What we need are spaces that are more open to readers and writers together (that) keep the promise of hypertextuality. Hypertextuality, when it first came into cultural dialogue, had an element of utopia, an element of democracy, multiplicity, community, and surely the first years of this, in the midst of this incredible, this ferociously selfish land grab of the great media now on the web, one thing that is in danger of being forgotten or unreported is the unselfish contribution of thousands of people throughout the world who helped build the Web.

CMC Magazine: You've been teaching electronic writing to students. What is the most important thing you try to convey, the one lesson you hope they will take with them?

Joyce: I teach electronic culture, virtuality and hypertextuality. When I teach, I try to teach real questions.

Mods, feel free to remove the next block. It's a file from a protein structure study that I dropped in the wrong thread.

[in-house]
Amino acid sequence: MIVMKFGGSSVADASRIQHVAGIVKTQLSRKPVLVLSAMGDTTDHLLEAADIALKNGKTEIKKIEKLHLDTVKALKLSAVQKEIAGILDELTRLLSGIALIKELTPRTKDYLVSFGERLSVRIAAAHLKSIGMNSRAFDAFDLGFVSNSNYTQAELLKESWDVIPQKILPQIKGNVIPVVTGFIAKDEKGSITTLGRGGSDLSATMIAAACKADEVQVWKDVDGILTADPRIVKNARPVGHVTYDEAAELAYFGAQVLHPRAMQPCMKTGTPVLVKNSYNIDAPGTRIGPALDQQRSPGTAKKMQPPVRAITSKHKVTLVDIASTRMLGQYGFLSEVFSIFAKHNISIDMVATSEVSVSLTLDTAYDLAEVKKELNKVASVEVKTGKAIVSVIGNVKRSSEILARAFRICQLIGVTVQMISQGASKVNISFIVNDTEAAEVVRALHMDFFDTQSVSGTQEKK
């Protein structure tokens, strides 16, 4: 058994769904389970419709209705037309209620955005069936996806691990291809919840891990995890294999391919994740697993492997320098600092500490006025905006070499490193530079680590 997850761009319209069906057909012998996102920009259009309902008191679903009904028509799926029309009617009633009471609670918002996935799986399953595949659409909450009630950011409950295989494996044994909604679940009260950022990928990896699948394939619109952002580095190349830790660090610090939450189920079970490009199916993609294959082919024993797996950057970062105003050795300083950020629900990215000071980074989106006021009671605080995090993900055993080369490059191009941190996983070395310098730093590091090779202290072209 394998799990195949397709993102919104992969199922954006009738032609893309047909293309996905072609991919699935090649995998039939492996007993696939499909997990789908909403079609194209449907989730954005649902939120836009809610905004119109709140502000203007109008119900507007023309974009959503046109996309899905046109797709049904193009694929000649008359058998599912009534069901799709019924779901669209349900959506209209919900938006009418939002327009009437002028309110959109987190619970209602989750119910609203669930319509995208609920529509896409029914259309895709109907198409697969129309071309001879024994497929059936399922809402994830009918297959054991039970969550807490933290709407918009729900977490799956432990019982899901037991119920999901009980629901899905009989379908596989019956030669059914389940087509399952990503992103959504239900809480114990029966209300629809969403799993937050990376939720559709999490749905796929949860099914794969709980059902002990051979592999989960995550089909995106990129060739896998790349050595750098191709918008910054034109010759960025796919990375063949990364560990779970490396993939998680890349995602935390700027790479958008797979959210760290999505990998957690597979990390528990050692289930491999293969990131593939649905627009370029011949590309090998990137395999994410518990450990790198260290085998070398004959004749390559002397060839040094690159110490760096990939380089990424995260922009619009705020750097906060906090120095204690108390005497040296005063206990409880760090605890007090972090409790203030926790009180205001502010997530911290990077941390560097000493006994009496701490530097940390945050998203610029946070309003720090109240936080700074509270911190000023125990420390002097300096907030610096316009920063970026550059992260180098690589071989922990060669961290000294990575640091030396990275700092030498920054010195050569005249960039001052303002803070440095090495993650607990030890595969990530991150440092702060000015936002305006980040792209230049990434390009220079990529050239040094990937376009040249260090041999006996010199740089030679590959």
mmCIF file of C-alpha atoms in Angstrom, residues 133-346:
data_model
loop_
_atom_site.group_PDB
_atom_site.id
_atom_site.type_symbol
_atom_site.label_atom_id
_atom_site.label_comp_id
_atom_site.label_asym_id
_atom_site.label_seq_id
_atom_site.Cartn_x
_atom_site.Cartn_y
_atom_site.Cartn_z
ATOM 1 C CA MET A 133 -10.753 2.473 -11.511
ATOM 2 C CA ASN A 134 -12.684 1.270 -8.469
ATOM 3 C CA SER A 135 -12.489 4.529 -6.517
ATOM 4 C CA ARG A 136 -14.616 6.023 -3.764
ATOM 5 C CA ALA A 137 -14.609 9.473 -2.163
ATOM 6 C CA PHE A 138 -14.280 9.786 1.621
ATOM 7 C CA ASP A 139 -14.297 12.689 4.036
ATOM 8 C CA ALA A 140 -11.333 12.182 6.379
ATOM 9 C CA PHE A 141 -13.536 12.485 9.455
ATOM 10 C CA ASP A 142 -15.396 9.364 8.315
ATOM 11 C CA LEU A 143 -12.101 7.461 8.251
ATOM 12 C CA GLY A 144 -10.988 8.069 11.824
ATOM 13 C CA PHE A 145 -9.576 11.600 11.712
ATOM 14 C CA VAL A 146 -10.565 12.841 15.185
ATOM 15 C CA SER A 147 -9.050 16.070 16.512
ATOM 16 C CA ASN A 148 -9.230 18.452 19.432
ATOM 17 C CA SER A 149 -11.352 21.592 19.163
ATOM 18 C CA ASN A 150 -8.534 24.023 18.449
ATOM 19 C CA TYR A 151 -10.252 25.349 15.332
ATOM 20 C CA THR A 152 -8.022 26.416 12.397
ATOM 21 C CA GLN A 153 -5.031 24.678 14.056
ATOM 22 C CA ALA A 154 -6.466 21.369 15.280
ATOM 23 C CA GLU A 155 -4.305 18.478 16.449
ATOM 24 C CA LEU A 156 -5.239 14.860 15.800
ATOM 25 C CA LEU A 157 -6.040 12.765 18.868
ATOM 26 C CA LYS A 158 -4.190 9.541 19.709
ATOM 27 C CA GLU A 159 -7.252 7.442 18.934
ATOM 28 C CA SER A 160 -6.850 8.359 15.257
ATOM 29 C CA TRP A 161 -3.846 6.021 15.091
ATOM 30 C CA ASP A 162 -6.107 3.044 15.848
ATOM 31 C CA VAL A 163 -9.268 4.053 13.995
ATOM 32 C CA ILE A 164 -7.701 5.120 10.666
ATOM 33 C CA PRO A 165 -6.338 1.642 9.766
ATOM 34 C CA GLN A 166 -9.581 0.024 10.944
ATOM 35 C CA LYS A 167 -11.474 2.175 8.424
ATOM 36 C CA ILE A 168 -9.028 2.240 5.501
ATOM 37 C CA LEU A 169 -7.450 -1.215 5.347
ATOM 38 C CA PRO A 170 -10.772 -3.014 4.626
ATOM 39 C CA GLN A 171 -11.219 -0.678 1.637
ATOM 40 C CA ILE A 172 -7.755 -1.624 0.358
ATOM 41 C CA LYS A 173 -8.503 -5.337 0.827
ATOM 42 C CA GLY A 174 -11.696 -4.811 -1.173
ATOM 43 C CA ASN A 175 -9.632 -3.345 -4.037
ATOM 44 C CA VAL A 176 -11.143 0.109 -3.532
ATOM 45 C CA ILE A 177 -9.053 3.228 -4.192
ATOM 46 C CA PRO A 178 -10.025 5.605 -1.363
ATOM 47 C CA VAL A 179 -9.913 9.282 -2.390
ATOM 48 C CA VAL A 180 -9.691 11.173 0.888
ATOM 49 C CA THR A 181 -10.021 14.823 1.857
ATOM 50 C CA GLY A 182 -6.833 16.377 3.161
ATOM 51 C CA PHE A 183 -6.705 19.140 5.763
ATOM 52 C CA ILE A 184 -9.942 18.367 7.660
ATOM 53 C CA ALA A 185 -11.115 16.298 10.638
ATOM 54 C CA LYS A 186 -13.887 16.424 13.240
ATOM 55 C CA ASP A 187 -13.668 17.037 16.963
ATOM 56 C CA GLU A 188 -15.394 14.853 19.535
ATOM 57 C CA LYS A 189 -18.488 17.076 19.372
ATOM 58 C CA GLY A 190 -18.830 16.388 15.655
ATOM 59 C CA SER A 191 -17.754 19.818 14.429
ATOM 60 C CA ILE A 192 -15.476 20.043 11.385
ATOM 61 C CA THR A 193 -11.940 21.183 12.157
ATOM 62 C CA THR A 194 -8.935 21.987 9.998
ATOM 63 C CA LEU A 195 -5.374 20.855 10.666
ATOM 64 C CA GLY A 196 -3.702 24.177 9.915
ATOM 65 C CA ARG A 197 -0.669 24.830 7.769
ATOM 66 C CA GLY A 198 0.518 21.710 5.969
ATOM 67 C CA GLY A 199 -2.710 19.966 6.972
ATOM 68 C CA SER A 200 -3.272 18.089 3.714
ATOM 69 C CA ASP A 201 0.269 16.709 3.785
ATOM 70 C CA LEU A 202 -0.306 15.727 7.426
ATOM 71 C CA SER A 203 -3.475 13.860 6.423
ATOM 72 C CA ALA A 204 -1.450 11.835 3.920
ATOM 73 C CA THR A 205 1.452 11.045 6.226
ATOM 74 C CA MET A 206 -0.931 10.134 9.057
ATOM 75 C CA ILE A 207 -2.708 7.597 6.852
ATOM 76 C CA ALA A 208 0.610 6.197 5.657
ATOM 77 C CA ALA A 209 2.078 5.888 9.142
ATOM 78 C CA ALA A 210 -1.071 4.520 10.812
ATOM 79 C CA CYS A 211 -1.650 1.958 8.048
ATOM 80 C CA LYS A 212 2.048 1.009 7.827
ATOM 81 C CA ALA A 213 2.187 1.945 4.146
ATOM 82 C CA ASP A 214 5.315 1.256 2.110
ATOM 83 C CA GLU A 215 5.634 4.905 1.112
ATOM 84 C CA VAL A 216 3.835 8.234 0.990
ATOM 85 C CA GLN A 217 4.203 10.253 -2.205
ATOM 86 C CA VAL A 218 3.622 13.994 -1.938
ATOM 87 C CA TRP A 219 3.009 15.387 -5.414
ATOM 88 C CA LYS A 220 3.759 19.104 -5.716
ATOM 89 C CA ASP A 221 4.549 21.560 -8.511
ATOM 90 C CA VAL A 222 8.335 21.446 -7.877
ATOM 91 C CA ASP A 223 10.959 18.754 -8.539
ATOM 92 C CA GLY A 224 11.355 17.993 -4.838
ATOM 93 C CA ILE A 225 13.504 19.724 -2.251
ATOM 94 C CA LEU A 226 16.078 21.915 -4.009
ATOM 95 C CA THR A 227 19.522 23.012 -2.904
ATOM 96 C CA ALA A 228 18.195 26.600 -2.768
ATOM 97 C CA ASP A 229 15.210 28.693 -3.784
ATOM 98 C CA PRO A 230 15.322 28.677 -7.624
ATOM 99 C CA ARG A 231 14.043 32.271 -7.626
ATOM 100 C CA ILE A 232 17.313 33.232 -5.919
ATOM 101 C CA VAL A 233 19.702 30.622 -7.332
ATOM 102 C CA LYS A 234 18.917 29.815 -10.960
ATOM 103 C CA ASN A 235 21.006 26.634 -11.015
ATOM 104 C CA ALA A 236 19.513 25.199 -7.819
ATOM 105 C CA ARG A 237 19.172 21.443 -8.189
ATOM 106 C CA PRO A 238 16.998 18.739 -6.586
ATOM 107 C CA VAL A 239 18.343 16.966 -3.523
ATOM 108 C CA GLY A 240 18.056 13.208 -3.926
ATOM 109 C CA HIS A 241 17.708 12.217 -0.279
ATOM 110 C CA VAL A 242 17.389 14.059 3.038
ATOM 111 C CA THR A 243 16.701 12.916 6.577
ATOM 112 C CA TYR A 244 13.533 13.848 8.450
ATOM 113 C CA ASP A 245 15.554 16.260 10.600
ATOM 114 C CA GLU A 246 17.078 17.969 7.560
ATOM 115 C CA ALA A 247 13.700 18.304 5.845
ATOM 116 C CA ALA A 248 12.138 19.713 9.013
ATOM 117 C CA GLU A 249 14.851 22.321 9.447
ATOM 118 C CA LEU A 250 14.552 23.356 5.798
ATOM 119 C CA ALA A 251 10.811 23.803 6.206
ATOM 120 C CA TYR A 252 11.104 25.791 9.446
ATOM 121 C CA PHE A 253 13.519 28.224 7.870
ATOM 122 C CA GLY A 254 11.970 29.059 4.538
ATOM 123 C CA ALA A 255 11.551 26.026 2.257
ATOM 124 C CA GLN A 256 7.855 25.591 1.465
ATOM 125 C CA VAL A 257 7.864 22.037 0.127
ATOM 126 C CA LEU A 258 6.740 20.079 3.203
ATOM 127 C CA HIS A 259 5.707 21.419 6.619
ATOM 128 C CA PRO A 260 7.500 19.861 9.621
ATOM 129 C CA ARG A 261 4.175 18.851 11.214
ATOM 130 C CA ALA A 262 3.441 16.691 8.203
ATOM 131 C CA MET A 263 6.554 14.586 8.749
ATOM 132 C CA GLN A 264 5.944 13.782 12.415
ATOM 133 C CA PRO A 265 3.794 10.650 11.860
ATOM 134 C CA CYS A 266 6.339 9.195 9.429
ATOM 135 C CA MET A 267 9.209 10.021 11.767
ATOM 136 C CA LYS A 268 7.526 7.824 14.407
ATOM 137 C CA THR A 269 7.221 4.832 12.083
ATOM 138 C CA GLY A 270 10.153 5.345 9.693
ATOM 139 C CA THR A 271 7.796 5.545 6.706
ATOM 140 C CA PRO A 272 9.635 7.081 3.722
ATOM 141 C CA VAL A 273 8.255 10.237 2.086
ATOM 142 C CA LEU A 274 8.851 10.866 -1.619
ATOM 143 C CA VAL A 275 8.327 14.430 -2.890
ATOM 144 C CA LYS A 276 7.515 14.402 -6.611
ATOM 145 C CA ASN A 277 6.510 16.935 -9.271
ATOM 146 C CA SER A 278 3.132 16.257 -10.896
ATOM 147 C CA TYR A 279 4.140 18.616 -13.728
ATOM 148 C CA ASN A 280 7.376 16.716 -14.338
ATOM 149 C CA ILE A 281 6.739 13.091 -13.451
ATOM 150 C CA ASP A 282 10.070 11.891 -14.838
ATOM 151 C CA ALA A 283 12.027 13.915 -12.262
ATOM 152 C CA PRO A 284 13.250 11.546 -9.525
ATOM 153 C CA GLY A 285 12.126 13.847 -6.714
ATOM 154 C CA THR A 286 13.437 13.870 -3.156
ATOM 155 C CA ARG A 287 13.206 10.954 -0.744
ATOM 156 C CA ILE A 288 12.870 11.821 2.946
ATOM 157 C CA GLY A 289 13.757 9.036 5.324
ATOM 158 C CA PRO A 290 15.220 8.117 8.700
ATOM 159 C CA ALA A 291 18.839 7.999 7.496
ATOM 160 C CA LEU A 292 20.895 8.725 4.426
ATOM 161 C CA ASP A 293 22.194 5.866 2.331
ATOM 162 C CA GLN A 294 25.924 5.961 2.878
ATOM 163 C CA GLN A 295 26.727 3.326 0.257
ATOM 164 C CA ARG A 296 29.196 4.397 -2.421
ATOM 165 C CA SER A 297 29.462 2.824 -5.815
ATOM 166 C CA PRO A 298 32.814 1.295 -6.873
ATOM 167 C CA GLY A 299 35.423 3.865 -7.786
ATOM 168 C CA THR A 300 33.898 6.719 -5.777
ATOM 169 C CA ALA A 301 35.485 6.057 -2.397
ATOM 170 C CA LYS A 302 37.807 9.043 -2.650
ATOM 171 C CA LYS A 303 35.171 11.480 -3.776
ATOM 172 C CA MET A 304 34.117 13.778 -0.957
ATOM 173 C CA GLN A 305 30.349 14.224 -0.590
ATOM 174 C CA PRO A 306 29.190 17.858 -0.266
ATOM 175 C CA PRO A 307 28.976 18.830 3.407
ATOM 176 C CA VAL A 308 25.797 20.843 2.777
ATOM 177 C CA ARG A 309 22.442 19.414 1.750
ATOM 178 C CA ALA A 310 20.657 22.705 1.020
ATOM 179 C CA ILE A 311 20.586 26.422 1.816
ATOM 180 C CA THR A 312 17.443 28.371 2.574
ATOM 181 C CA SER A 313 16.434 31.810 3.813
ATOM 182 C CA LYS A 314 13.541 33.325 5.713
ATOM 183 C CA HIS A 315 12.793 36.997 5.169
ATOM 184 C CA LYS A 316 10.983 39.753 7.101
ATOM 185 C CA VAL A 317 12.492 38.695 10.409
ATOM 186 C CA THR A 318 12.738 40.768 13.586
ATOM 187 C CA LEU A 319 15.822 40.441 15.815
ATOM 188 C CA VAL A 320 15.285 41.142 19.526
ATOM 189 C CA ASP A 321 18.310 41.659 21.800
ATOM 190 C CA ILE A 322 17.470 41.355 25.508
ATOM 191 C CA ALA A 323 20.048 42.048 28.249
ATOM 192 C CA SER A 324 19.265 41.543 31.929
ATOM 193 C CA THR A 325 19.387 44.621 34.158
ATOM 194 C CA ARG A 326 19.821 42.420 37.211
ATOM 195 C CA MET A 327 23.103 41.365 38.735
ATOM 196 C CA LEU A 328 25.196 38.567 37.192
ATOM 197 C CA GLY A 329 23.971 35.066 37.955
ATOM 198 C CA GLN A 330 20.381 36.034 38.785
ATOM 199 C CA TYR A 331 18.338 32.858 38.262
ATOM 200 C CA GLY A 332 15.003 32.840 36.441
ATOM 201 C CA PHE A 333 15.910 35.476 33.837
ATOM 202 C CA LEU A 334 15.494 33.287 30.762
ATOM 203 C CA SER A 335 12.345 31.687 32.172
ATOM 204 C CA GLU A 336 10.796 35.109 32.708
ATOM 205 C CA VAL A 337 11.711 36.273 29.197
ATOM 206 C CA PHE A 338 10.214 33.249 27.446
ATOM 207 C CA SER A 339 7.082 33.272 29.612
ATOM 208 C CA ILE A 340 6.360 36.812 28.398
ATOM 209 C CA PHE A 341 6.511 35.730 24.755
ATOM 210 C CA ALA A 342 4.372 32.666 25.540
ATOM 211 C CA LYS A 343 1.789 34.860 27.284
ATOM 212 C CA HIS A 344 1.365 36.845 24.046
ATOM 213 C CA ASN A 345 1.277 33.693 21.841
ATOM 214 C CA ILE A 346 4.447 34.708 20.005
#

I try to teach (my students) to trust confusion. I tell my students that my own model for education is to try to spawn a sufficiently rich confusion (so that when you) make connections, they are real connections. I often use the metaphor of a flood. You feel caught up in so many things, but if you put two things together, you feel as if you've gotten somewhere. Mixing metaphors, if you put two straws together, you can start building a nest.

The richness and the potential of trusting our own multiplicity and confusion is underestimated in education. Too much of what we do attempts to convince people. Life is by chance -- the beauty of it, that things that sustain us -- are chance matters and I think that's not at all antithetical to the aims of a wonderful liberal arts college like Vassar. Chance doesn't mean there is no tradition. We start to realize that what has made human culture what it is (is that) people trusted themselves and one another to build and sustain these possibilities at the risk of confusion and doubt and so many other possibilities.